Something happened as I pulled water towards me with each alternating row. I had positioned myself out towards the bay, only the right side of my panoramic view containing the mainland, and suddenly things started lightening up. Squinting from the change in lighting, I pulled my paddle close to me again and again, forcing the water between us to bring me further and further forward. Suddenly a swath of blue made an appearance before me. Blue! I hadn’t seen that colour in the sky for days! I pulled my paddle up, resting it in front of me. Arms limp from the effort of my first kayak trip in years. I sat and watched the ocean.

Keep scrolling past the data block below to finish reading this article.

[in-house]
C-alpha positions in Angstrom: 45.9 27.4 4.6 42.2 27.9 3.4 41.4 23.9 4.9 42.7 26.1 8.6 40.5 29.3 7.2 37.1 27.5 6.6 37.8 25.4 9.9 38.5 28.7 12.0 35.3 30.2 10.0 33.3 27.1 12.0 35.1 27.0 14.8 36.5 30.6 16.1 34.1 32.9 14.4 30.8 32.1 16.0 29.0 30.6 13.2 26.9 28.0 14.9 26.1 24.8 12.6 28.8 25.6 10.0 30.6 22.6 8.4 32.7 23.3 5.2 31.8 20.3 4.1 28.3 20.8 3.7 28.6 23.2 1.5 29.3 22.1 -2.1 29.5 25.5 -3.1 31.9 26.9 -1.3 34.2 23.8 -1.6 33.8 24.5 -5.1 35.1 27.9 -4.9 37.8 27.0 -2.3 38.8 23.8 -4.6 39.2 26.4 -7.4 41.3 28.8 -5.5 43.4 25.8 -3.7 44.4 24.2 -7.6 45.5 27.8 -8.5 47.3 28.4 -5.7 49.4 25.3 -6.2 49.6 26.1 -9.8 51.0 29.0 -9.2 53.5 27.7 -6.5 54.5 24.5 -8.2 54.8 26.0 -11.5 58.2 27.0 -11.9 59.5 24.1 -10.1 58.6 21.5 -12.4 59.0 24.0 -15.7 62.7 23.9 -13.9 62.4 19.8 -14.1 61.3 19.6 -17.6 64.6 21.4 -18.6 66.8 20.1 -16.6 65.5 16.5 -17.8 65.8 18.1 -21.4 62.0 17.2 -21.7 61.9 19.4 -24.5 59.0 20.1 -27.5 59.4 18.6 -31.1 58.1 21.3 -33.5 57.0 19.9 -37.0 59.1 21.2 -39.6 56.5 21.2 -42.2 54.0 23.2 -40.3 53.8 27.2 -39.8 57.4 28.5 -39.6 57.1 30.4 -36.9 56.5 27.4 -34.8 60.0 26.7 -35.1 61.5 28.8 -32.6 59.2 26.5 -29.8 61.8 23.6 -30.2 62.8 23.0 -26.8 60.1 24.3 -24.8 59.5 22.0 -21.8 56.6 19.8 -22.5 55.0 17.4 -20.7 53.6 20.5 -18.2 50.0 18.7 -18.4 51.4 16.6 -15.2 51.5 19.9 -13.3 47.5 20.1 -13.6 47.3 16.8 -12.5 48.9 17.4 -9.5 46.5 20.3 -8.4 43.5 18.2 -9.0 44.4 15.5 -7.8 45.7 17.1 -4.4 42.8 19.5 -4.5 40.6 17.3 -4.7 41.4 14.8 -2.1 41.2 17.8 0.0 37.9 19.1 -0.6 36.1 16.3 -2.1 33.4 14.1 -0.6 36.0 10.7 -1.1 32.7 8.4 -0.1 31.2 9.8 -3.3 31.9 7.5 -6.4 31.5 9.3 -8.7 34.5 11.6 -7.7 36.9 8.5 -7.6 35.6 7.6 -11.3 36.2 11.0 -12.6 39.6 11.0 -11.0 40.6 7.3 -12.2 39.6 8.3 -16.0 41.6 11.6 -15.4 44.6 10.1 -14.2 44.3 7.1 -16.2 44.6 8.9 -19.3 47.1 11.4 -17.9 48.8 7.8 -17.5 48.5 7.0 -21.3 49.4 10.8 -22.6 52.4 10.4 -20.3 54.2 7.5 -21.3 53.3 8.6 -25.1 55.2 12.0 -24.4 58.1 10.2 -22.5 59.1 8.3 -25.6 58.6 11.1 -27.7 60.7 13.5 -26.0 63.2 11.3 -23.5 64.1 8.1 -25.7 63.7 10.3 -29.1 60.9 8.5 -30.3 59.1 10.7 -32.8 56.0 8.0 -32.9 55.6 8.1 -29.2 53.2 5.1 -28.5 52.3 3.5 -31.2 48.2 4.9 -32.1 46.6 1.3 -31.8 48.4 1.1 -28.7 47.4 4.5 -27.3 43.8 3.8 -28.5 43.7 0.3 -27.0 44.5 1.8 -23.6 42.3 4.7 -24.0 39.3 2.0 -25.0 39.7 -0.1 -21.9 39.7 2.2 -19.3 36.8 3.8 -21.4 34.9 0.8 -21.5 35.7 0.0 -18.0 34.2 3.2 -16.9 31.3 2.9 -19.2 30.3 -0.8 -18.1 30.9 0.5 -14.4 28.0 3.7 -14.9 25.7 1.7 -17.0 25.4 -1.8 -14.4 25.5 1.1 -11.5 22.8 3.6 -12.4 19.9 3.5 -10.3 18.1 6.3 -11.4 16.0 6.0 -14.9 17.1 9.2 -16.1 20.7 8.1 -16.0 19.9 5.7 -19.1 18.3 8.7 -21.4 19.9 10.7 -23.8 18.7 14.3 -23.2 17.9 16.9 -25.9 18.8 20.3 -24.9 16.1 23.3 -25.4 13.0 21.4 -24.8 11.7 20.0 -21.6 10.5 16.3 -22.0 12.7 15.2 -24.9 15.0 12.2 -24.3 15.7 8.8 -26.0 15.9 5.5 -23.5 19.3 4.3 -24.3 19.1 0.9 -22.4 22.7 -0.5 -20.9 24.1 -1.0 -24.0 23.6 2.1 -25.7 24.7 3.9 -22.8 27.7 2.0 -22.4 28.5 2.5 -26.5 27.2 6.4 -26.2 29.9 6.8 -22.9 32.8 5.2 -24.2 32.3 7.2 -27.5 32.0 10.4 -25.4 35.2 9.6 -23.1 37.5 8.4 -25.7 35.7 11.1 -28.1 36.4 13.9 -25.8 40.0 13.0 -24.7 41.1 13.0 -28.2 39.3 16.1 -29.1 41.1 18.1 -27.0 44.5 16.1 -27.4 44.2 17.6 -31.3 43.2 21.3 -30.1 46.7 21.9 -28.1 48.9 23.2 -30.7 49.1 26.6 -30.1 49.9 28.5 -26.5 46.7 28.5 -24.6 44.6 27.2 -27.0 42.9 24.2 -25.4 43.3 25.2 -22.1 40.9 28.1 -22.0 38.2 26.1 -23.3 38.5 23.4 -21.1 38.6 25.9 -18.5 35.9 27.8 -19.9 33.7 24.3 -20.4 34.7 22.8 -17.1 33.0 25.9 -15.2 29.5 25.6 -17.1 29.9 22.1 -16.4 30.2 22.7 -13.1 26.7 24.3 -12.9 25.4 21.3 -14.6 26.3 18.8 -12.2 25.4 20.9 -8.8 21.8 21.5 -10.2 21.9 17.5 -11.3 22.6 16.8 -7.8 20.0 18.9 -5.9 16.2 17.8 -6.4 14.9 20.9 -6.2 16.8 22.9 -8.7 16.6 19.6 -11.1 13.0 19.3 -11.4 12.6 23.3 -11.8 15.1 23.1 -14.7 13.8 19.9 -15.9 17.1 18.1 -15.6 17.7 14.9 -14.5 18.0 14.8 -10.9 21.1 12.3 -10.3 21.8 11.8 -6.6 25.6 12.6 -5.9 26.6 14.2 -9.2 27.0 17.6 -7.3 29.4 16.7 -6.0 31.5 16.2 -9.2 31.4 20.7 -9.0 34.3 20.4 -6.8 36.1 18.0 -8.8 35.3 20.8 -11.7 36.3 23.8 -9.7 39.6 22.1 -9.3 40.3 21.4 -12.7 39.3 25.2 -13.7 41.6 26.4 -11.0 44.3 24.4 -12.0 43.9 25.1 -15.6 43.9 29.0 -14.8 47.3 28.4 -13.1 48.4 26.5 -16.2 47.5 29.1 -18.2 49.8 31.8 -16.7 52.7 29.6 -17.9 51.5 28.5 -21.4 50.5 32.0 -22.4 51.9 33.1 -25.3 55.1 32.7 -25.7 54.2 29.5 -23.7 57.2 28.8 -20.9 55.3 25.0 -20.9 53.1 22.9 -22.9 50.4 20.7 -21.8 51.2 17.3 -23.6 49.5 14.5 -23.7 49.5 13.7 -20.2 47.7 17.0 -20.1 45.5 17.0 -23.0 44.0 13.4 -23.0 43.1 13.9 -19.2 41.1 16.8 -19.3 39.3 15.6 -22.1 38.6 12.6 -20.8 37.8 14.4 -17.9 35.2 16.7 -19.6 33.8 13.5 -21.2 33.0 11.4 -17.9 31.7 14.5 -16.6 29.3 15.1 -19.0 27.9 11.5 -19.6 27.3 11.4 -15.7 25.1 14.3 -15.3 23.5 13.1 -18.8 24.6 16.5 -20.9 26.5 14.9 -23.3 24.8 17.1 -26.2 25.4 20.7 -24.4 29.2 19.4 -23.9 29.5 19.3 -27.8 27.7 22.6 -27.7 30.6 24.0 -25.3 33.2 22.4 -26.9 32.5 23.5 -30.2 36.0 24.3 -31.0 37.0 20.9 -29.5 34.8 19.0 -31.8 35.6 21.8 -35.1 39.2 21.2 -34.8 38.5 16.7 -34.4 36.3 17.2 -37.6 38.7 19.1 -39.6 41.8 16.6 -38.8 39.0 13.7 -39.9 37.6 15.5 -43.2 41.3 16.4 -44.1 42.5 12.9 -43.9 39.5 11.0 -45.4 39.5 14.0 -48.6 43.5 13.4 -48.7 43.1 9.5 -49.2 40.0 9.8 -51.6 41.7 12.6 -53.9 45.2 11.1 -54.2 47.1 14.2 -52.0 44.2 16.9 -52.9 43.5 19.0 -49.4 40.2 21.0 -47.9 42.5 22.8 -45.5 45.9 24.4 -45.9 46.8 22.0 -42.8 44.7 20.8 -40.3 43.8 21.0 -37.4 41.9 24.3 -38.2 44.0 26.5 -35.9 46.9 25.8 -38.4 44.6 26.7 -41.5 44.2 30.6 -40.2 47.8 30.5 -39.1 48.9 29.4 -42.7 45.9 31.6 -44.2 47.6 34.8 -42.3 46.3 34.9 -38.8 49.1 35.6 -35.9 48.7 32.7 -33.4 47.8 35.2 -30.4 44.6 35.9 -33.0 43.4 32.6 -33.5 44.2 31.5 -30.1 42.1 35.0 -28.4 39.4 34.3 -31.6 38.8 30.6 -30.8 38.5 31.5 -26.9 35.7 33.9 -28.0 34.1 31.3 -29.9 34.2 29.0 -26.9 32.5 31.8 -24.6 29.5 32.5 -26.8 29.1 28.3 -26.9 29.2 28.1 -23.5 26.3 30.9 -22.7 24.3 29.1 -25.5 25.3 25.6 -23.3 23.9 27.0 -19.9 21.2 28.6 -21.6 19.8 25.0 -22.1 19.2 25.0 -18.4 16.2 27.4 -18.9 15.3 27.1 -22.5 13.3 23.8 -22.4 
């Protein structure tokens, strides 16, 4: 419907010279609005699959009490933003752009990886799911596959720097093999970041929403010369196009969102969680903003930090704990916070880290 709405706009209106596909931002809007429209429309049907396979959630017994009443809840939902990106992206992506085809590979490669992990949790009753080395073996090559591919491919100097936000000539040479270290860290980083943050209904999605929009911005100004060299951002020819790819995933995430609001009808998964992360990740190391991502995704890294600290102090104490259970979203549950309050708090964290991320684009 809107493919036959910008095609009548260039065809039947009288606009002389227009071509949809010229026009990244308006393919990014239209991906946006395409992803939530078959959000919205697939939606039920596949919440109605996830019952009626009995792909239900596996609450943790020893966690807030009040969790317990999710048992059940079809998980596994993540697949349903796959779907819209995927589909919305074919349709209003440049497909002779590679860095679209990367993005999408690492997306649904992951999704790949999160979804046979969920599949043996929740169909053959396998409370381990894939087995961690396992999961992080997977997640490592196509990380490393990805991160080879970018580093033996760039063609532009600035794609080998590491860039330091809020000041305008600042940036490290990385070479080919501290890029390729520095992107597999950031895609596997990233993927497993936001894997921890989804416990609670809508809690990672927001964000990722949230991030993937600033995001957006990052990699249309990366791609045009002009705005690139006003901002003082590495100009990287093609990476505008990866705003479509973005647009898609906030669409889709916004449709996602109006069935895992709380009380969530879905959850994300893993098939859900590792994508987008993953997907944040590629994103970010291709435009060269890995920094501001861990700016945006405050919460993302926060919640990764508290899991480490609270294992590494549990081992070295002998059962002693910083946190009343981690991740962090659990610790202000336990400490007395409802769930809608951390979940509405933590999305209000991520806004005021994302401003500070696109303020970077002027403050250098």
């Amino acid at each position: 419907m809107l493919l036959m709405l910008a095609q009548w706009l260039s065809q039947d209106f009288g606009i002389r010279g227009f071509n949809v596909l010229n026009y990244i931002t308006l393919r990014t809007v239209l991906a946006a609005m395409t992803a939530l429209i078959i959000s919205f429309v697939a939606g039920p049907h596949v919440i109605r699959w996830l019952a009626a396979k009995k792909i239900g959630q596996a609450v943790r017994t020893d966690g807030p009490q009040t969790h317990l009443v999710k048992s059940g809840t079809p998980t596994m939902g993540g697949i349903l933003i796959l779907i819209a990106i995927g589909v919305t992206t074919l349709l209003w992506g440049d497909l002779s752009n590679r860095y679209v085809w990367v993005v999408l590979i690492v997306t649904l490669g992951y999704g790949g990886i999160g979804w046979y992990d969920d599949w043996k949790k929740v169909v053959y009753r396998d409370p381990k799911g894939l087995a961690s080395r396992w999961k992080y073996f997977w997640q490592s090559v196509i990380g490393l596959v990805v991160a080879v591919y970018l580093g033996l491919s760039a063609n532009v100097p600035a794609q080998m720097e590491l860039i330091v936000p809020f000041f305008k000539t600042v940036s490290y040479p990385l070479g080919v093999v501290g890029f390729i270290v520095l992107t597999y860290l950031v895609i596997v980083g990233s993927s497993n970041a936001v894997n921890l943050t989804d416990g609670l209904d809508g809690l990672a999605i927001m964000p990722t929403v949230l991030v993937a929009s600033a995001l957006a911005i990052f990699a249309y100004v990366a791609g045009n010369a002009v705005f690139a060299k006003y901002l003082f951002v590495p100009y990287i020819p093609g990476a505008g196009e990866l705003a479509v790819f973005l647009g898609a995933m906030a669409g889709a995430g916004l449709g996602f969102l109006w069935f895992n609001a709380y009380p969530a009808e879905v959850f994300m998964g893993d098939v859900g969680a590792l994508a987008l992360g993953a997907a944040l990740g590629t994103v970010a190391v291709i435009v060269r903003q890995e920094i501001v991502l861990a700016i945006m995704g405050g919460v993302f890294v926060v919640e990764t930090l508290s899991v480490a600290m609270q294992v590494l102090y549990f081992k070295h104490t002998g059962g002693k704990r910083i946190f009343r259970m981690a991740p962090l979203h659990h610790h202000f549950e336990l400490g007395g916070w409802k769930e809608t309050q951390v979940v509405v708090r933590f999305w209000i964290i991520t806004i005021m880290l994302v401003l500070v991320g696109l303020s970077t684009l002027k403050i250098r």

There I was, a being in a vessel, floating in the middle of the ocean. I looked out over the surface of the water filling with gratitude that I be so lucky as to have this opportunity to be here now. I’ve been coming to see the ocean as this giver of life in the same way that the Earth is. I find it odd that I feel the need to distinguish between the two, yet earth and water are so incredibly different. Here, crustaceans form their shells from the calcium in the water, growing and morphing as they expertly navigate the ecosystem they are a part of. This ecosystem is so foreign to me and yet in it I began to see hints of something that I am more familiar with.